Enduring Loss During the Holidays
- Thursday, December 04, 2008
In so many ways, death seems so final, but for the believer, death is not the end but only the beginning.
We are confident, yes, well pleased rather to be absent from the body and to be present with the Lord. 2 Corinthians 5:8 (NKJ)
At the moment of death, a Christian’s soul leaves its earthly body, and immediately comes into the presence of the Lord. Although those left behind do grieve, a homecoming celebration takes place in heaven.
When my mother passed away we were grief stricken over our loss, but we took comfort in the fact that she went home to be with Jesus. My mom died during the Christmas season, which made the timing of her death that much more difficult to endure. My earliest memories of my mom are of her sacrificing and scrimping in order to make Christmas extra special for her family, friends and complete strangers. My mother adored Christmas and all it stands for. She’d always say, “Never take Christ out of Christmas.”
So if you are grieving someone this holiday season, take comfort in knowing that someday you will celebrate Christmas all together again.
Practical Tips for the Holidays
I weep with grief; encourage me by your word. Psalms 119:28 (NLT)
Grief is a very real part of life, and all of us handle it in different ways, but no matter what we’re forced to cope. When you suffer the loss of a loved one - through death, divorce, disease or desertion - life may seem meaningless, and you may experience feelings of despair for quite some time. Nevertheless, through the process you must continue to take care of yourself and be especially vigilant during the tough times.
When my mother passed away I learned firsthand how to manage grief. I won’t tell you it’s easy- because it never is - but following the advice below will help you get through the tough times.
Take care of your physical needs. Lack of sleep and nourishment will only make you feel worse. Eat small amounts, and make sure it includes some type of protein - a bite of cheese or a handfull of nuts. Sleeping pills may help for the most restless of nights, but don’t use them for a prolonged period of time. Your mind and body need to adjust naturally to bereavement, and sleeping pills inhibit this process, not to mention the fact that they can become addictive. Instead, soak in a hot bath and sip herbal tea just before bedtime..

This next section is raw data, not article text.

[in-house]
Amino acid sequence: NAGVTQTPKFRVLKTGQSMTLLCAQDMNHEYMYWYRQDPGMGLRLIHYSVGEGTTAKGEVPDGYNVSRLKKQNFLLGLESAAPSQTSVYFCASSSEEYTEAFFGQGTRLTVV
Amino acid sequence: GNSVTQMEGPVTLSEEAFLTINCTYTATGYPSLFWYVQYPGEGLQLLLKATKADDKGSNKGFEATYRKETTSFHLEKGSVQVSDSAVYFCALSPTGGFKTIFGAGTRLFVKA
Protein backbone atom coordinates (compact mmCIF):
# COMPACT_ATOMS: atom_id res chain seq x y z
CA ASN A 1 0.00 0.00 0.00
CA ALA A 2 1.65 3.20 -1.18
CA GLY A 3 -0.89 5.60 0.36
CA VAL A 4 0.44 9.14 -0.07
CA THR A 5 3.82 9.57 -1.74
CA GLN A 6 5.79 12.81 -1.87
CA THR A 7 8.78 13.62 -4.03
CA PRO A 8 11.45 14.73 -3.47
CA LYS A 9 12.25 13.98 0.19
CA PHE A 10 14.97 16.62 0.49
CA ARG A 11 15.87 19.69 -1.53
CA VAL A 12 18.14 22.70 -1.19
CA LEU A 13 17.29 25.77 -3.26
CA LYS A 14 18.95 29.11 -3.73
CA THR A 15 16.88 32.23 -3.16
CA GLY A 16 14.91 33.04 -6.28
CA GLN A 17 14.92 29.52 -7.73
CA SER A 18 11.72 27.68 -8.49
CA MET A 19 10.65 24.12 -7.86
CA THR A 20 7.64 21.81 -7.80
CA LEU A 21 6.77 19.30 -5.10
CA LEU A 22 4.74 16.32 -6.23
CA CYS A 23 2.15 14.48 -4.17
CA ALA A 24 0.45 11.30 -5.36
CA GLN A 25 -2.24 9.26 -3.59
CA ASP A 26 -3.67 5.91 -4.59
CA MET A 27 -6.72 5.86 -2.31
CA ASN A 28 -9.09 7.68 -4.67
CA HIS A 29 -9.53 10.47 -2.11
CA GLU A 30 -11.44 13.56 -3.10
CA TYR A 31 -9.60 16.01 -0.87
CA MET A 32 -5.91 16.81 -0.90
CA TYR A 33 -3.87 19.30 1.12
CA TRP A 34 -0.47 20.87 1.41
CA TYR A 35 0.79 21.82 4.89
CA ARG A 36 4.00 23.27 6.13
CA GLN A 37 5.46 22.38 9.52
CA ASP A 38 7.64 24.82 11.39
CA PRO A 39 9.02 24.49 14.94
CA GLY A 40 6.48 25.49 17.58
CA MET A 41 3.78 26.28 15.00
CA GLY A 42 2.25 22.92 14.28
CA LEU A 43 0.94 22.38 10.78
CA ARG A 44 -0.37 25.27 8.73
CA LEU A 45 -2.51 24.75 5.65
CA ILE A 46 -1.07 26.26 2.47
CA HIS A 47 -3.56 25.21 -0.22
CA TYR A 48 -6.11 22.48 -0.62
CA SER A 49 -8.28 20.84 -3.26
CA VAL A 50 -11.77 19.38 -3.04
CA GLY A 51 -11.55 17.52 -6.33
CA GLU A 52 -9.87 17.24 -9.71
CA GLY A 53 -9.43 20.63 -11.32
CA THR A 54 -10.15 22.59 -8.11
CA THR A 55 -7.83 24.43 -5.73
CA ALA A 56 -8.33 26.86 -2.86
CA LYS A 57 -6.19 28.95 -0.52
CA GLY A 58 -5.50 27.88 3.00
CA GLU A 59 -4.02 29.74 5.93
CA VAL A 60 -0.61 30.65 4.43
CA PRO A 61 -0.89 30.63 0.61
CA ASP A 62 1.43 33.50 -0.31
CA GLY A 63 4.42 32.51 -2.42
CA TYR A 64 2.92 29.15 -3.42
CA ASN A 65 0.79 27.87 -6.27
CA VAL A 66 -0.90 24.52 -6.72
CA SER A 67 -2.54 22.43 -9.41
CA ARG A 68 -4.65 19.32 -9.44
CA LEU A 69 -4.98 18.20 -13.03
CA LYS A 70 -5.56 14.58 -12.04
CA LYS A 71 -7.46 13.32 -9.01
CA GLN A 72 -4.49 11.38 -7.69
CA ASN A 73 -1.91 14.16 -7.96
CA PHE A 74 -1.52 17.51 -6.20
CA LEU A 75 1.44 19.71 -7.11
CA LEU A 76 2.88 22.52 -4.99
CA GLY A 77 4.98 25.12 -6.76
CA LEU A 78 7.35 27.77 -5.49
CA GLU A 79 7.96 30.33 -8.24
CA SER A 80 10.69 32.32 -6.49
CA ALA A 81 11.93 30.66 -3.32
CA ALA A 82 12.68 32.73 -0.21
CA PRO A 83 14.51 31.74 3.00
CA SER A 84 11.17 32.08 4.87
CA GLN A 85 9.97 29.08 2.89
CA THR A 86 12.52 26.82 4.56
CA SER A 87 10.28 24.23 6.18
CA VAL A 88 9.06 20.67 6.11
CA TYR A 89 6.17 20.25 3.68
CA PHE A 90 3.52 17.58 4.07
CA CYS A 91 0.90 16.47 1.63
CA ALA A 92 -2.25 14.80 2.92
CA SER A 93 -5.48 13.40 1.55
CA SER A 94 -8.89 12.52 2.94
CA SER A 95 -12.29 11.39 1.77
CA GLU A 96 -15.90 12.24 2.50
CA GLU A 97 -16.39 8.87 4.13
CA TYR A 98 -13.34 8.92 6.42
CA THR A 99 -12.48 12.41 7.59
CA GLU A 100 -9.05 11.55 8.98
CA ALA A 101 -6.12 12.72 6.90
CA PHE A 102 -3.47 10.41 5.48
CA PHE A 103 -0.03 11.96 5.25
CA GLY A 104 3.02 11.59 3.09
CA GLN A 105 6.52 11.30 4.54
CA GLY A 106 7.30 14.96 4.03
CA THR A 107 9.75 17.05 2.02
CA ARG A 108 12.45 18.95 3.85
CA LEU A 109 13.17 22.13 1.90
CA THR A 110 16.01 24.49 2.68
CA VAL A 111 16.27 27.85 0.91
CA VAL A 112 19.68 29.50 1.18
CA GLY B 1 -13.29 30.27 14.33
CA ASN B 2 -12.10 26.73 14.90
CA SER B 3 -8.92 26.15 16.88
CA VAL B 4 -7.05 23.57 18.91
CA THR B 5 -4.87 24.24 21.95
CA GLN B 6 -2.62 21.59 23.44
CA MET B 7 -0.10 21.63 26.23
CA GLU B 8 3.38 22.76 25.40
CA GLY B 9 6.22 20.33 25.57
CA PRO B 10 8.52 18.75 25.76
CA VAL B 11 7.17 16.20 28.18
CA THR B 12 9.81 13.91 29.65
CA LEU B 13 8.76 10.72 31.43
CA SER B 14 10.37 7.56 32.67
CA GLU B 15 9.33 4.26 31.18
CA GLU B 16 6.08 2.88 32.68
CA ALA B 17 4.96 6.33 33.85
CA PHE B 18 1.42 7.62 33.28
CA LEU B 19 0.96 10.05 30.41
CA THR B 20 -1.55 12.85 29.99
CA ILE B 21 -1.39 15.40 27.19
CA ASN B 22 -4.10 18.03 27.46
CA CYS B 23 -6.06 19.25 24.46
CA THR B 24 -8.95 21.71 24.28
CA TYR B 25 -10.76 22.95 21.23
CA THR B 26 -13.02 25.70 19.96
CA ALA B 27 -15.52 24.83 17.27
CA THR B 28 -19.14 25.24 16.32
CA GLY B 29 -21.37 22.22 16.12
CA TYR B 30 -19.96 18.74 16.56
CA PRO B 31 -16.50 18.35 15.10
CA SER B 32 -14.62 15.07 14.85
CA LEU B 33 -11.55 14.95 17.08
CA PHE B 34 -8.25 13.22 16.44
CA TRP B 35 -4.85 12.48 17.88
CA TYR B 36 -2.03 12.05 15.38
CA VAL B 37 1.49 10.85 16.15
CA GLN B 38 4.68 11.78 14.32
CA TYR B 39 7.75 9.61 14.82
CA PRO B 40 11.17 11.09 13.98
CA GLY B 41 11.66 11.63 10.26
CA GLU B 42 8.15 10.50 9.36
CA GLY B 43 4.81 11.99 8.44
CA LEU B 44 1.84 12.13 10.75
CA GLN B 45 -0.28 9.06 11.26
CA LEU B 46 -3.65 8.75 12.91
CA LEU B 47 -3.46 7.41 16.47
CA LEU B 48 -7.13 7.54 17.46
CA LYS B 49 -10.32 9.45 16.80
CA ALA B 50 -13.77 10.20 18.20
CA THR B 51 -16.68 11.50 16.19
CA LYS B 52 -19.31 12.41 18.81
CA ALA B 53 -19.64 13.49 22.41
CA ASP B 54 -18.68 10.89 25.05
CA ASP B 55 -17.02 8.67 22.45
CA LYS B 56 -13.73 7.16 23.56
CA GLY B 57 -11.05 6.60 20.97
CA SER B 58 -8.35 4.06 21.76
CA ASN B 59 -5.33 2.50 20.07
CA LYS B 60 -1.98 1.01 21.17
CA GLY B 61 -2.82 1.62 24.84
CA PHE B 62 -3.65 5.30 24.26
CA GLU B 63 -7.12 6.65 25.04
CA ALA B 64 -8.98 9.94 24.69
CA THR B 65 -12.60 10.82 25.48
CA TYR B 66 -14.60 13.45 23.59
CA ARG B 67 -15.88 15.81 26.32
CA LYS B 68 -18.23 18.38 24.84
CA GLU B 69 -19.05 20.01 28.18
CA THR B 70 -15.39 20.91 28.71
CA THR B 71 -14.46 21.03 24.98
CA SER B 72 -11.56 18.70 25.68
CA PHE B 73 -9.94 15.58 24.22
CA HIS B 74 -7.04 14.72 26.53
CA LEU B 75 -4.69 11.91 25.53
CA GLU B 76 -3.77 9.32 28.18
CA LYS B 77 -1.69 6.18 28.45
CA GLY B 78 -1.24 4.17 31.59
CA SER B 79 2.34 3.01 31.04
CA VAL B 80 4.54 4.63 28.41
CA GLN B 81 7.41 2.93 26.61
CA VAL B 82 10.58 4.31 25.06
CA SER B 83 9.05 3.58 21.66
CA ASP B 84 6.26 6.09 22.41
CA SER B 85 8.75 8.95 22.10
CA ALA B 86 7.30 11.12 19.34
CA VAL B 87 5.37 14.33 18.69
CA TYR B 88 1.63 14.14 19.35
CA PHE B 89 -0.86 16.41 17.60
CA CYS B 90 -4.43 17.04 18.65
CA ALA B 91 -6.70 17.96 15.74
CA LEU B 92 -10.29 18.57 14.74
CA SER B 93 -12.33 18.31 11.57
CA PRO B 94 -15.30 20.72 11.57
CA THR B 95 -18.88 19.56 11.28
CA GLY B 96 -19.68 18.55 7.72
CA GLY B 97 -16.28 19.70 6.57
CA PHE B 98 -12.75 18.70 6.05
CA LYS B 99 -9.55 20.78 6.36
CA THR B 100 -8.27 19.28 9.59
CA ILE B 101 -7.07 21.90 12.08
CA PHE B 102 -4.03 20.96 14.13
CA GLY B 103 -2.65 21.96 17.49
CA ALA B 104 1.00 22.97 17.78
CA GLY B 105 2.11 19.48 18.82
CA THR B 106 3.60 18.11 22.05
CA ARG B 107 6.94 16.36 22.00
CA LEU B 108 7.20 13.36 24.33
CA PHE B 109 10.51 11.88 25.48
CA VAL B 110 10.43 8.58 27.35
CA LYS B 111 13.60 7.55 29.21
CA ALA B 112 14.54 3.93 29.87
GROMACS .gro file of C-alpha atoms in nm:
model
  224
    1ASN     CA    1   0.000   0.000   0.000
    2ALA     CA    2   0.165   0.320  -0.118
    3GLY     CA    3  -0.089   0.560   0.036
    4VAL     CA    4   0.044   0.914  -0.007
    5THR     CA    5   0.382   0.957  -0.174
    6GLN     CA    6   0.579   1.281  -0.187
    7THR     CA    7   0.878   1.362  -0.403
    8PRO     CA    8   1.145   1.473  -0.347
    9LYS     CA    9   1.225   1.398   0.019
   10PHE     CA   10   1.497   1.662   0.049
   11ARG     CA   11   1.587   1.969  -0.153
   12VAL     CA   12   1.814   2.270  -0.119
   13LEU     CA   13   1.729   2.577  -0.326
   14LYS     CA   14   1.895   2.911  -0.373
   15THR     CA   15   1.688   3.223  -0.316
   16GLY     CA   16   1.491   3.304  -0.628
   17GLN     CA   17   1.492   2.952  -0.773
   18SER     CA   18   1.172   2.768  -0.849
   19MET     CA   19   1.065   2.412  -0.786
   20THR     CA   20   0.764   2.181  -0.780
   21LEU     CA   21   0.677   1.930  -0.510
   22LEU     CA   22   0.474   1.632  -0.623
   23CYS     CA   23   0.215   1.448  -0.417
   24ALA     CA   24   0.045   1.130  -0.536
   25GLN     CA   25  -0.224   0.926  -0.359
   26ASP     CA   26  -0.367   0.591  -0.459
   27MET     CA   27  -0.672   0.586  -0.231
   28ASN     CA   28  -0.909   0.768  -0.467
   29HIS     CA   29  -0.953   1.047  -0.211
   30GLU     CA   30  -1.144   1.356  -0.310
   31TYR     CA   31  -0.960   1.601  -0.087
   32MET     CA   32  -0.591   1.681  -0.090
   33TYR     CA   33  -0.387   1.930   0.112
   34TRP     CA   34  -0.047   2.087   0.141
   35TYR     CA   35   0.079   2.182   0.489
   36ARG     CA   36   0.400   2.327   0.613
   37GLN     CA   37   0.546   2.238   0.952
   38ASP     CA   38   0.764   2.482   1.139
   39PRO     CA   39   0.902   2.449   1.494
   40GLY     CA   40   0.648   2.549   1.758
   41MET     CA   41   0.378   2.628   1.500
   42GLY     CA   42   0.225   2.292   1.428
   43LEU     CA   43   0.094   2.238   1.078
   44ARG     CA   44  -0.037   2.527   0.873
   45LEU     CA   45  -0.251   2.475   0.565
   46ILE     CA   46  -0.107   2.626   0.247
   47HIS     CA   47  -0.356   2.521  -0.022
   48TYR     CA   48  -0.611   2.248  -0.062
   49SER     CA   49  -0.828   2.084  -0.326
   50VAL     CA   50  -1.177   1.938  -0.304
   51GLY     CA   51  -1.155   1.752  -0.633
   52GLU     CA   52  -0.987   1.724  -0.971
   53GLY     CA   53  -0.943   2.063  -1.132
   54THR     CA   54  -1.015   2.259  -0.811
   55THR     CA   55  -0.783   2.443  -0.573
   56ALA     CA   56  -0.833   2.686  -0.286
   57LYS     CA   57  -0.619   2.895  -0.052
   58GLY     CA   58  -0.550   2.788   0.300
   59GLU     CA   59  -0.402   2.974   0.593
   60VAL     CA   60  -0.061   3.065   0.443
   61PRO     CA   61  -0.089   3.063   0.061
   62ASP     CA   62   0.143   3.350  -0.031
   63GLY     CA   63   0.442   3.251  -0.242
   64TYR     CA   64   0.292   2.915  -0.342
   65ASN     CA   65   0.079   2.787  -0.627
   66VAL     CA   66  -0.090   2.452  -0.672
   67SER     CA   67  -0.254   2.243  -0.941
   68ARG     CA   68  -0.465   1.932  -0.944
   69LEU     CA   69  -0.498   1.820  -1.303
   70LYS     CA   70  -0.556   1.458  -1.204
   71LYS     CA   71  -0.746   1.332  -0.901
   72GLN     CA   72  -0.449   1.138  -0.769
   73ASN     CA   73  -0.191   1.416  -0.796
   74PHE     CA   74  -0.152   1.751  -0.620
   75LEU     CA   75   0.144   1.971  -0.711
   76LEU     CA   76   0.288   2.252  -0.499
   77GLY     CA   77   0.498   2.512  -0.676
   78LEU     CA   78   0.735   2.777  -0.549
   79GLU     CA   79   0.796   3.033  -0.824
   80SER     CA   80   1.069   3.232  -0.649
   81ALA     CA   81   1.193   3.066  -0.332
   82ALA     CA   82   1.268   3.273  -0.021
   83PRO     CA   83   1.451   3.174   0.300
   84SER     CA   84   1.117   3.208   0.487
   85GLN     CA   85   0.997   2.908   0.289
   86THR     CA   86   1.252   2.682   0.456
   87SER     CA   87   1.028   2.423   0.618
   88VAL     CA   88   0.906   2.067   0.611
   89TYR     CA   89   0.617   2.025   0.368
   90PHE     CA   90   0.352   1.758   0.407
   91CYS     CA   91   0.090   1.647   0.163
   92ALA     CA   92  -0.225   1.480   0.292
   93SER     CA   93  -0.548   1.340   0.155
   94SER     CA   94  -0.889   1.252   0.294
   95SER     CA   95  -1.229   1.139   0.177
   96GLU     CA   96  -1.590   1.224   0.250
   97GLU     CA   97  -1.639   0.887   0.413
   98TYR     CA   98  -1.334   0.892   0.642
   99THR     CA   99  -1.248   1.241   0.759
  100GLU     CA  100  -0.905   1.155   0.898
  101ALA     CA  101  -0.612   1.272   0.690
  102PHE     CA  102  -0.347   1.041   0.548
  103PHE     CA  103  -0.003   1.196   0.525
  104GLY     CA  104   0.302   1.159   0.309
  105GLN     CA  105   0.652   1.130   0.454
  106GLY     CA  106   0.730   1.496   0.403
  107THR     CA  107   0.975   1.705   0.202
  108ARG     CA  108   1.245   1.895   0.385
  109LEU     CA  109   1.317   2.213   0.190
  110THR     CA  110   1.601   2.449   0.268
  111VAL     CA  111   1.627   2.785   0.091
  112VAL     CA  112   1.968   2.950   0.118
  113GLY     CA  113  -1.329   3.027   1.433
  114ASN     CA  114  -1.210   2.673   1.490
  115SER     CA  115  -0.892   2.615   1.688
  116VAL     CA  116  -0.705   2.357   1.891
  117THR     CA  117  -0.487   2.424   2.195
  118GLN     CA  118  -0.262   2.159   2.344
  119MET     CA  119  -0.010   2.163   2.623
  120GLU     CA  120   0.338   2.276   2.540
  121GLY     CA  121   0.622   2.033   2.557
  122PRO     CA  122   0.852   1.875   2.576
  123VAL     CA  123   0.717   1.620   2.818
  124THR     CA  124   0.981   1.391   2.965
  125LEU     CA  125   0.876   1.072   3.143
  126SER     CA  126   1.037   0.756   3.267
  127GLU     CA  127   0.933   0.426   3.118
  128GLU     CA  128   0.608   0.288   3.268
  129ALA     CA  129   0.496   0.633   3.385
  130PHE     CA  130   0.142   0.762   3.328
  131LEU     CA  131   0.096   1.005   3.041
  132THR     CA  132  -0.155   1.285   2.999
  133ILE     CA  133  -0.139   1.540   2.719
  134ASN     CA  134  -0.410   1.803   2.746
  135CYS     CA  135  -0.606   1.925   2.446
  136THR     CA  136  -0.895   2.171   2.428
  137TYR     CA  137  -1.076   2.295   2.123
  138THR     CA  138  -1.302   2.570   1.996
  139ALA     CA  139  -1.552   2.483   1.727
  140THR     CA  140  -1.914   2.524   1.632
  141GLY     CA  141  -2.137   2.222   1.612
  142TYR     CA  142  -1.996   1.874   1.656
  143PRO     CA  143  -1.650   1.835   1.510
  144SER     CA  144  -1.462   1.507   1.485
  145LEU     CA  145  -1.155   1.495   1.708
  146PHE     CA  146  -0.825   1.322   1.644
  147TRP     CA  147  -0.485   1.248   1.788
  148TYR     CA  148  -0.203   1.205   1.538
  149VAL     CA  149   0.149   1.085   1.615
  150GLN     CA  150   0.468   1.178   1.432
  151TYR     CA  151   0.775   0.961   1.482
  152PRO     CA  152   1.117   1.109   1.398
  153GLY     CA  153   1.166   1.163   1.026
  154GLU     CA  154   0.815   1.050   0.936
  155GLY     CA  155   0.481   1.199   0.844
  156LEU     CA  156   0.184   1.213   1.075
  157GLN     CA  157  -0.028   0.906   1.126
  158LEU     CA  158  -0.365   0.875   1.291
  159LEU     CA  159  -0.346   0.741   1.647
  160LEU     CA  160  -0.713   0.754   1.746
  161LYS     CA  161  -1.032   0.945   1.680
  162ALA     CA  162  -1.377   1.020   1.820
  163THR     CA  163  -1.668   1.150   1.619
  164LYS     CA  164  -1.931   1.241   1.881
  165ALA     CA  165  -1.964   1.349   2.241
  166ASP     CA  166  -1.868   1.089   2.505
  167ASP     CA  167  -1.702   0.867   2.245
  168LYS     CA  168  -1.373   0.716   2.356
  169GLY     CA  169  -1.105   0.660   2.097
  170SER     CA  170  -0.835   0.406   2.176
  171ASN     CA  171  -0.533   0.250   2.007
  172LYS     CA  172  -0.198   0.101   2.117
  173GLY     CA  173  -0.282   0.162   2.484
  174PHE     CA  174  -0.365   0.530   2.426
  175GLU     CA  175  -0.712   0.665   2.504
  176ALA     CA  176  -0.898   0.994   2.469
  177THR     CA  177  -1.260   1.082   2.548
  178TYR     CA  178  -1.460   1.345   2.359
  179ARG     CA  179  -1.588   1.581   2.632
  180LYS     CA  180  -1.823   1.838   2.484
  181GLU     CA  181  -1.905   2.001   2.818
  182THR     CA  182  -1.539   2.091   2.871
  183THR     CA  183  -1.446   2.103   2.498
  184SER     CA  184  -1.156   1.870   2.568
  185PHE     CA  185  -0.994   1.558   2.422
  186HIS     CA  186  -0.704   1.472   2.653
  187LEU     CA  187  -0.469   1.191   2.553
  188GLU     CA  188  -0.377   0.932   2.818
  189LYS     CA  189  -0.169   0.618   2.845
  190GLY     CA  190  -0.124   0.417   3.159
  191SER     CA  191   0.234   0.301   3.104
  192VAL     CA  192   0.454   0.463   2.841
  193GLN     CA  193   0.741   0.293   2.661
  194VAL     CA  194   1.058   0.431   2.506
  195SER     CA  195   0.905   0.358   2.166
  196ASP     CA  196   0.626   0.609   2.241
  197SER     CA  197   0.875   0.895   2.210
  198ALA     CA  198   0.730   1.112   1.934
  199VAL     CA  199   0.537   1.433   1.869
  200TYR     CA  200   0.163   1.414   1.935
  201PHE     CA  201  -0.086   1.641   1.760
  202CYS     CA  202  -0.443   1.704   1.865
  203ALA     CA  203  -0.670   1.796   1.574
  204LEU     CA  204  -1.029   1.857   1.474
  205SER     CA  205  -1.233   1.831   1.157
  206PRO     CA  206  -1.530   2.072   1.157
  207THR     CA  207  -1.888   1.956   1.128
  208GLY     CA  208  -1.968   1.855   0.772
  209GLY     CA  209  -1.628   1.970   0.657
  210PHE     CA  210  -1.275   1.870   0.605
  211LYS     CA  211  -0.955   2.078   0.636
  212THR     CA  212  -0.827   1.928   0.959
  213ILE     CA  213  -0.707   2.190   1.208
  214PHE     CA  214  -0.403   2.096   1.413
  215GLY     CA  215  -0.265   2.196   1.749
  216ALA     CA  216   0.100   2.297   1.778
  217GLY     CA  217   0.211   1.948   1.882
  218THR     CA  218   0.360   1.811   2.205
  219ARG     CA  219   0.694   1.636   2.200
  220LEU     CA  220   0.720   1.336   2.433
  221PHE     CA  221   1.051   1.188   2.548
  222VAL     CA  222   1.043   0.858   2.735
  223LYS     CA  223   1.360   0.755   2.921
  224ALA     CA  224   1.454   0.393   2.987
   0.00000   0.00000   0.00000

Take time to exercise. If nothing else, just go for a walk around the block.
Be easy on yourself. Don’t set your expectations too high. Give yourself permission to cancel appointments and be disheveled for a few days.
Don’t make any major decisions too fast or too soon. Take at least a year to adjust to the loss before you make a move, change jobs, or start a new relationship.
Avoid any type of substance abuse. Don’t use alcohol or drugs as a remedy. They never work, and they simply end up adding to the pain.
Get away. Even if it’s just for a few hours, go to the cinema and mindlessly watch a movie.
Journal your feelings. Putting your emotions on paper can help you sleep better.
Share your pain. Talking to family members or friends can be helpful, but if these people are too close to the pain themselves, you might want to see a professional counselor.
Boost your self-esteem. If your self-worth has been affected by the loss, find ways to feel better about yourself. Get a makeover, buy a new outfit, and note your achievements however small they might be. Did you get up and get dressed this morning? Congratulations! That alone an accomplishment.
Recently on Women
Have something to say about this article? Leave your comment via Facebook below!
Listen to Your Favorite Pastors
Add Crosswalk.com content to your siteBrowse available content